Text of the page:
Glenn T. Seaborg

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Glenn Theodore Seaborg (Swedish: Glenn Teodor Sjöberg; April 19, 1912 – February 25, 1999) was an American scientist who won the 1951 Nobel Prize in Chemistry for "discoveries in the chemistry of the transuranium elements",[1] contributed to the discovery and isolation of ten elements, and developed the actinide concept, which led to the current arrangement of the actinoid series in the periodic table of the elements. He spent most of his career as an educator and research scientist at the University of California, Berkeley where he became the second Chancellor in its history and served as a University Professor.[2] Seaborg advised ten presidents from Truman to Clinton on nuclear policy and was the chairman of the United States Atomic Energy Commission from 1961 to 1971 where he pushed for commercial nuclear energy and peaceful applications of nuclear science. Throughout his career, Seaborg worked for arms control. He was signator to the Franck Report and contributed to the achievement of the Limited Test Ban Treaty, the Nuclear Non-Proliferation Treaty, and the Comprehensive Test Ban Treaty.[3] Seaborg was a well-known advocate of science education and federal funding for pure research. He was a key contributor to the report "A Nation at Risk" as a member of President Reagan's National Commission on Excellence in Education and was the principal author of the Seaborg Report on academic science issued in the closing days of the Eisenhower administration.[4]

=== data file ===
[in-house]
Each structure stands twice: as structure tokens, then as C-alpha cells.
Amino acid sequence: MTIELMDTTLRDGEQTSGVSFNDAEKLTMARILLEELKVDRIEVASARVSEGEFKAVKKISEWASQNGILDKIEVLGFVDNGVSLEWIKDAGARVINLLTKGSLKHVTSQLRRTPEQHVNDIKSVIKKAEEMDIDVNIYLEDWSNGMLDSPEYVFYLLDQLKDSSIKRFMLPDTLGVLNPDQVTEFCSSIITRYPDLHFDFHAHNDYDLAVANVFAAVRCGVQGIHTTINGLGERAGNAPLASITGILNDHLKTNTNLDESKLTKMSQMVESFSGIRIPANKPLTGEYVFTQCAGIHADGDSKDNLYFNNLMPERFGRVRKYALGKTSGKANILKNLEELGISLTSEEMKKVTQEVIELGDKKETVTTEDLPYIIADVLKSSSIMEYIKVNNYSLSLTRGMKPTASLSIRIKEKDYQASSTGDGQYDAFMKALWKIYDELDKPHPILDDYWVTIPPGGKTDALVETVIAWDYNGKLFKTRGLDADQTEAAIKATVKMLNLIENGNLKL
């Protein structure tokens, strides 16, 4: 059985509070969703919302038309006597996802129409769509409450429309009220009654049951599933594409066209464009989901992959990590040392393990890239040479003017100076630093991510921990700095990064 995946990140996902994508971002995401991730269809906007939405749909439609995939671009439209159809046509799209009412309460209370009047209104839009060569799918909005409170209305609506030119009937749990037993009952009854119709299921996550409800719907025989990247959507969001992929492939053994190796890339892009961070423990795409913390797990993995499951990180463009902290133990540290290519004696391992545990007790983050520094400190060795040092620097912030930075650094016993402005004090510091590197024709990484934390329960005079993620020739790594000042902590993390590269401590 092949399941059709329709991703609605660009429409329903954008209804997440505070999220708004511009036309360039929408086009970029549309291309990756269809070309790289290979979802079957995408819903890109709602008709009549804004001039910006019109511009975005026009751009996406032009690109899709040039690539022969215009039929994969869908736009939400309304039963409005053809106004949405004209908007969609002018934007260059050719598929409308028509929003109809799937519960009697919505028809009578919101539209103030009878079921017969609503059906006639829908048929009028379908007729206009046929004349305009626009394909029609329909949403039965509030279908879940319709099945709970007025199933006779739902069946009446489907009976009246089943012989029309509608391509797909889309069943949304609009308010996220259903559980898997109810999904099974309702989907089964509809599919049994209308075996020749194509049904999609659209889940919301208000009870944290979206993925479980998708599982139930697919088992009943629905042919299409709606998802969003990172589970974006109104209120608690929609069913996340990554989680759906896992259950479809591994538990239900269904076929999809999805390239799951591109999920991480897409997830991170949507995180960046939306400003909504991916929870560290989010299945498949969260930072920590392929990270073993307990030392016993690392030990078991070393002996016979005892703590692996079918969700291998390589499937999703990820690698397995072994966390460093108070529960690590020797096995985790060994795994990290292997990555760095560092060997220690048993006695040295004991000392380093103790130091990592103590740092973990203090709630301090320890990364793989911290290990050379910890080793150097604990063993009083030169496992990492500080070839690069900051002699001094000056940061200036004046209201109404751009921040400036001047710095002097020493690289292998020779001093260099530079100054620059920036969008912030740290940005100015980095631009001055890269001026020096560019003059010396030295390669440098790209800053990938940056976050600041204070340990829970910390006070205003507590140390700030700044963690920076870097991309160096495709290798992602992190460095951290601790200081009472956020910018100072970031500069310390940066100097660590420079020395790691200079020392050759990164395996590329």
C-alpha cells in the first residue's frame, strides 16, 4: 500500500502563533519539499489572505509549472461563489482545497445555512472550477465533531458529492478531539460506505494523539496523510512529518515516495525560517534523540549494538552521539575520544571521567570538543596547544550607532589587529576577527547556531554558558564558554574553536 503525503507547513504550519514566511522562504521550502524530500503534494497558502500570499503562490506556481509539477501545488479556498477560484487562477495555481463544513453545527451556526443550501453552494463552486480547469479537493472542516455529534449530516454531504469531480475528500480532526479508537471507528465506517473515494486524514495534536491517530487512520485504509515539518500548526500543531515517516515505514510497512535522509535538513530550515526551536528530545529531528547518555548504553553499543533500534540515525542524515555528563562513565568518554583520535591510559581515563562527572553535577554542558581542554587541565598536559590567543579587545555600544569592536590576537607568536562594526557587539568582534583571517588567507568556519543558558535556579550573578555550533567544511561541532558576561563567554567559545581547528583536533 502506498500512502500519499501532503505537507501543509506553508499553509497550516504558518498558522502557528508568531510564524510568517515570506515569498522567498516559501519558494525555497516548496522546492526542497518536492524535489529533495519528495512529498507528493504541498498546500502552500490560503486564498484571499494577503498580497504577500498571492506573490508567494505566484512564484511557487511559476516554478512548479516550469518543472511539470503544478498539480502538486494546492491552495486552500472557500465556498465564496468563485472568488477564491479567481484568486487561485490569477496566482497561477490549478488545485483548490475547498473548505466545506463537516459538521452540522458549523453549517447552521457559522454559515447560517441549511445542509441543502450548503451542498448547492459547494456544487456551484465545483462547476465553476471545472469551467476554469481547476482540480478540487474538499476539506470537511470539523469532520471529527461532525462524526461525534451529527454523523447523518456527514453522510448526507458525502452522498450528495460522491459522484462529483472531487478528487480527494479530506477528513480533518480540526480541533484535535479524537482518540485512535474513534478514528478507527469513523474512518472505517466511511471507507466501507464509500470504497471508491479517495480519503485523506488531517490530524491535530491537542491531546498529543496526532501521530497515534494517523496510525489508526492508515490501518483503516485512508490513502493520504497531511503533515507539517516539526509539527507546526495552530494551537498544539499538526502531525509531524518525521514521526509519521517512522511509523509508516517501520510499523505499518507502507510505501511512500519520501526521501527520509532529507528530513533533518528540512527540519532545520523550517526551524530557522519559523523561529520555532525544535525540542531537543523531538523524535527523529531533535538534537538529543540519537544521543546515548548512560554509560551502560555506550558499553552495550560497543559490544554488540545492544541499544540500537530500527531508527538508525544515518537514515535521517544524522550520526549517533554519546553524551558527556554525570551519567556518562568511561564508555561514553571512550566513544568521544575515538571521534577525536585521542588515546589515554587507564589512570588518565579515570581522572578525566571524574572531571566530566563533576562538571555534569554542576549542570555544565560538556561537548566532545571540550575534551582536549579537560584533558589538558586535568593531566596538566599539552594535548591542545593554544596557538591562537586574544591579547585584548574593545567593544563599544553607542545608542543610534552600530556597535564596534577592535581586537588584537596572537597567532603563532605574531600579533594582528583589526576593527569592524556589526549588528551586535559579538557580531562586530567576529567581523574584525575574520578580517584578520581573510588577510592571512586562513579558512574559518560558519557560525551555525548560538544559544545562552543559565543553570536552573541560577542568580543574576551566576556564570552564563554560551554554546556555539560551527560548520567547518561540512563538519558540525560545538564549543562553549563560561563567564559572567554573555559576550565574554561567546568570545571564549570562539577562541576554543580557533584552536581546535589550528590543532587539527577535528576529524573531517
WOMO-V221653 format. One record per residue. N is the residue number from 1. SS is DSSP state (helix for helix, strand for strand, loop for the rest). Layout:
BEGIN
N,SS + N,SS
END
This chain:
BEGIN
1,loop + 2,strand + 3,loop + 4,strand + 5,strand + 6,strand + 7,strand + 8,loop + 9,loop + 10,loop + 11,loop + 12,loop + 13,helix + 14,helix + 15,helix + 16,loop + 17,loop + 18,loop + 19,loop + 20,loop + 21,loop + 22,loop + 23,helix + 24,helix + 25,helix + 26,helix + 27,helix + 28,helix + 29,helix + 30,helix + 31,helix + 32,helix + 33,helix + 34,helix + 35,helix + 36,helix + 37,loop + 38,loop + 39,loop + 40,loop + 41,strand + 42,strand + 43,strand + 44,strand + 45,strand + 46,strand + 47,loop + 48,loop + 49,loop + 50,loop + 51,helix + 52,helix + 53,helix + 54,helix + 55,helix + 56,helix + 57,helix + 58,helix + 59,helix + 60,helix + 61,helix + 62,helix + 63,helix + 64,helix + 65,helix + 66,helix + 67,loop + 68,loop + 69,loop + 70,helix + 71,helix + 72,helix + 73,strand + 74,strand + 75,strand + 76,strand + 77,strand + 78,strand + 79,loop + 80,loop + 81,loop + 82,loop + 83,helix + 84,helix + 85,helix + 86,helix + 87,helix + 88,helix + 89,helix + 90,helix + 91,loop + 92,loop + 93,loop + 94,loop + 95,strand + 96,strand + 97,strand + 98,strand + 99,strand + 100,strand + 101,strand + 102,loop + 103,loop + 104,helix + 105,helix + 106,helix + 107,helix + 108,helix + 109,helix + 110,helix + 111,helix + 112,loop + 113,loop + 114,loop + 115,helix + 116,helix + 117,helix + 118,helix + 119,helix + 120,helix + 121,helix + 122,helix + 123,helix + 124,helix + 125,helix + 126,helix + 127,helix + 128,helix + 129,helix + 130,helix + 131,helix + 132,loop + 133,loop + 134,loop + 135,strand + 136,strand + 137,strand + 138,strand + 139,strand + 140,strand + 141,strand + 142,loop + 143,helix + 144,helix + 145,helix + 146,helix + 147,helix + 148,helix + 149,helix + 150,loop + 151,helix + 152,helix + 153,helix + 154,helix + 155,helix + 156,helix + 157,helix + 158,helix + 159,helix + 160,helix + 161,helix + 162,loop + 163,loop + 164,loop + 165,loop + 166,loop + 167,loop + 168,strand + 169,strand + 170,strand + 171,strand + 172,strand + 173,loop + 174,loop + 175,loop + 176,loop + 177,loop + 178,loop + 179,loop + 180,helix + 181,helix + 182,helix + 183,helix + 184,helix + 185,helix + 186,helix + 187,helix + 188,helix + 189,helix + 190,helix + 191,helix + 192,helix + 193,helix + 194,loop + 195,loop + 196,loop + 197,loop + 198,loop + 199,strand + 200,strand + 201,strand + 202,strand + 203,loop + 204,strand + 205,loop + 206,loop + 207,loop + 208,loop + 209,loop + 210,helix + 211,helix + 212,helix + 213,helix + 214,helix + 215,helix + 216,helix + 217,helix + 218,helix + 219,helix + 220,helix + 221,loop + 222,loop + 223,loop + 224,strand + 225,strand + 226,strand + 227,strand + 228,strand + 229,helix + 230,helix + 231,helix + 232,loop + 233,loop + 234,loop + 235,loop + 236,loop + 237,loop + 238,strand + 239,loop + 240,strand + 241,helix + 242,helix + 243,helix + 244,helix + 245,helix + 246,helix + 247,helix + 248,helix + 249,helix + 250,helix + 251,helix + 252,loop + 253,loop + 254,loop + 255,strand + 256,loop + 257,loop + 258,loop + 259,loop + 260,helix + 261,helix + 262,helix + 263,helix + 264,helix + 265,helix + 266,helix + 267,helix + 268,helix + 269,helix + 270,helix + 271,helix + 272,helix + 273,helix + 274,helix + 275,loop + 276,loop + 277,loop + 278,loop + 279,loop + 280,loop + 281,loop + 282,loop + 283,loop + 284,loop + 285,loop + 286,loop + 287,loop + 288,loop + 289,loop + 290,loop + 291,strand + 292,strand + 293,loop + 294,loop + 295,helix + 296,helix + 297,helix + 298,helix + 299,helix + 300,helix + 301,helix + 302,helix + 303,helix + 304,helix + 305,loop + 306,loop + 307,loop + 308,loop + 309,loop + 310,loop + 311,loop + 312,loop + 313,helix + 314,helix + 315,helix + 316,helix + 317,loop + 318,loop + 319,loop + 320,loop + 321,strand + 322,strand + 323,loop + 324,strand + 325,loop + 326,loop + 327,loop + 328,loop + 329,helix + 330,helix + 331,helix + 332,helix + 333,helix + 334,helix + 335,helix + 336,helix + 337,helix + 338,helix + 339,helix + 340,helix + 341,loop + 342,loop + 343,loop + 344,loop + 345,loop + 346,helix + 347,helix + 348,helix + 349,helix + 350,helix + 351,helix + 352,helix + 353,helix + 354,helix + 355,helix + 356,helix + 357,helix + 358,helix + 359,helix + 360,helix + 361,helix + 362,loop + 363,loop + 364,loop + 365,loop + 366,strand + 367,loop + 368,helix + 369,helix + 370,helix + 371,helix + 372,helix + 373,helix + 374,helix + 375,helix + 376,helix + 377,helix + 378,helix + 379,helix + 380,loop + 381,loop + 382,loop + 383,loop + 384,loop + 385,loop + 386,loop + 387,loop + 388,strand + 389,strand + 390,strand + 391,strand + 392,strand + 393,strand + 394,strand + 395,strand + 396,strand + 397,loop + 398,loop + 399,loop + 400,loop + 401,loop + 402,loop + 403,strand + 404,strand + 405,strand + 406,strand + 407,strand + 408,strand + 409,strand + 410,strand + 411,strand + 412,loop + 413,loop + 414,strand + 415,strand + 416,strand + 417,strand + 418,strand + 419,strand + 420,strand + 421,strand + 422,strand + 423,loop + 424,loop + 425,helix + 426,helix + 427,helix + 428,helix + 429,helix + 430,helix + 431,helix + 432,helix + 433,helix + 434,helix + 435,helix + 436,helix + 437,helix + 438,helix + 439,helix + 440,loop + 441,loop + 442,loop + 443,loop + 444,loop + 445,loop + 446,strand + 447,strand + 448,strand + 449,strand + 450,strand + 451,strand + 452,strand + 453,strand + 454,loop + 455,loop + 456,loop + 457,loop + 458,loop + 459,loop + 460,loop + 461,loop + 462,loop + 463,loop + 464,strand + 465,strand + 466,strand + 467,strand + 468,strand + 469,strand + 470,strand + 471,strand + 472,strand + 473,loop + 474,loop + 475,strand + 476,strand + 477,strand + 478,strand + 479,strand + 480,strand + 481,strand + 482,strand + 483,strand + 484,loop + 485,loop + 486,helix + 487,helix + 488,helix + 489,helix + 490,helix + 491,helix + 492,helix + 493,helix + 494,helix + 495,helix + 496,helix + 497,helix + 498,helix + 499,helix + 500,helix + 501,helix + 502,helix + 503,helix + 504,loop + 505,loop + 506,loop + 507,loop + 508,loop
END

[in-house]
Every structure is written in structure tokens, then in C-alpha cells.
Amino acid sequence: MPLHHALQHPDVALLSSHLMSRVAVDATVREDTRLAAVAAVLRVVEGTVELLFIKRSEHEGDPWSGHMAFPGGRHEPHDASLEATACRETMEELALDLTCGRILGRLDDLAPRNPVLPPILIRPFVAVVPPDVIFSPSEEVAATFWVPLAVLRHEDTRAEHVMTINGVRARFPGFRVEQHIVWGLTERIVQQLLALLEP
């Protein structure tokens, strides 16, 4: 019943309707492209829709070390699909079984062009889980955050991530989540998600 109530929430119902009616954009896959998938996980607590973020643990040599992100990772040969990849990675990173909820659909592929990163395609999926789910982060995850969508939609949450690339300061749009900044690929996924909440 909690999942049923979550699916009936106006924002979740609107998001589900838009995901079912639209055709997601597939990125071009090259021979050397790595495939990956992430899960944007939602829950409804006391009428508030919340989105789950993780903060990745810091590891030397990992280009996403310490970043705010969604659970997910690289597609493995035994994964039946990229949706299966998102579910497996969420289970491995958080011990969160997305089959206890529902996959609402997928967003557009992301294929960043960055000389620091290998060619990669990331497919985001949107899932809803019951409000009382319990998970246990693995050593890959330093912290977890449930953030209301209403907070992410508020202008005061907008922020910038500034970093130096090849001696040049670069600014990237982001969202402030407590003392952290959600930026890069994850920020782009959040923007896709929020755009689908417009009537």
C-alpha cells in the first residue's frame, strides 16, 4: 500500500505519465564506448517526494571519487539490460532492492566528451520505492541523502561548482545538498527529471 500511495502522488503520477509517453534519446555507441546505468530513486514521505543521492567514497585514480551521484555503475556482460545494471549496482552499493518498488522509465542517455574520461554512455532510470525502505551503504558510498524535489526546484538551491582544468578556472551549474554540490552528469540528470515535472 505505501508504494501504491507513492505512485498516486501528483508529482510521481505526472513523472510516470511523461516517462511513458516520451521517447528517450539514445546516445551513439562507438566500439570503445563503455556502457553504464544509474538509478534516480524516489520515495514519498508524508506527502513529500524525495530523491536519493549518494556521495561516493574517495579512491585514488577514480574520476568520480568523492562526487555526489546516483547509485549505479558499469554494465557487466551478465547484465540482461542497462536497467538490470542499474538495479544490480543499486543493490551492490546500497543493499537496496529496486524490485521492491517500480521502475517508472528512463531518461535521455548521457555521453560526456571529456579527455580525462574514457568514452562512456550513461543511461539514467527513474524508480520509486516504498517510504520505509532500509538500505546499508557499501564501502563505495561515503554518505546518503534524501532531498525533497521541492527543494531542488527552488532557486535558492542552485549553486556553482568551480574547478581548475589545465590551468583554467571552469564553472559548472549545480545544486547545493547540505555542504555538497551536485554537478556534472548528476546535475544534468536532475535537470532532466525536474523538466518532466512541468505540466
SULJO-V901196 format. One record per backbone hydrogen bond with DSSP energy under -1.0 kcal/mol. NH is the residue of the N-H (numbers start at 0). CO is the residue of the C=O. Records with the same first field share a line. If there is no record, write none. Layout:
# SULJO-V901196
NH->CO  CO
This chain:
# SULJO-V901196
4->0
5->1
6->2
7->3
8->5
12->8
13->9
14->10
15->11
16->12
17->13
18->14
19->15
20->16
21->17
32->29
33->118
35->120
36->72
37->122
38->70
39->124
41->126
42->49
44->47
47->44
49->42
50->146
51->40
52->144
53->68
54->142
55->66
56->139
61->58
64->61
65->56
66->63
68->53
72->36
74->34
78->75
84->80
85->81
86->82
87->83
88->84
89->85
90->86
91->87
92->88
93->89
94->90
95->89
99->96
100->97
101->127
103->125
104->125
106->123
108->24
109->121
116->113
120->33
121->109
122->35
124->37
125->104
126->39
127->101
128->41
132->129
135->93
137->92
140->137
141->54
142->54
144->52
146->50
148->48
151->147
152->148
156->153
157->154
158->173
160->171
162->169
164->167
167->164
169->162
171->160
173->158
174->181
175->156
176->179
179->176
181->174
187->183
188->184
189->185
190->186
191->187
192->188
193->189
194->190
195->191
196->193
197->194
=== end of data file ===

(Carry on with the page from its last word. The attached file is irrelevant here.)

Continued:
Seaborg was the principal or co-discoverer of ten elements: plutonium, americium, curium, berkelium, californium, einsteinium, fermium, mendelevium, nobelium and element 106, which was named seaborgium in his honor while he was still living. He also developed more than 100 atomic isotopes, and is credited with important contributions to the chemistry of plutonium, originally as part of the Manhattan Project where he developed the extraction process used to isolate the plutonium fuel for the second atomic bomb. Early in his career, Seaborg was a pioneer in nuclear medicine and developed numerous isotopes of elements with important applications in the diagnosis and treatment of diseases, most notably iodine-131, which is used in the treatment of thyroid disease. In addition to his theoretical work in the development of the actinide concept which placed the actinide series beneath the lanthanide series on the periodic table, Seaborg proposed the placement of super-heavy elements in the transactinide and superactinide series.[5] After sharing the 1951 Nobel Prize in Chemistry with Edwin McMillan, he received approximately 50 honorary doctorates and numerous other awards and honors. The list of things named after Seaborg ranges from his atomic element to an asteroid. Seaborg was a prolific author, penning more than 50 books and 500 journal articles, often in collaboration with others. He received so many awards and honors that he was once listed in the Guinness Book of World Records as the person with the longest entry in Who's Who in America.

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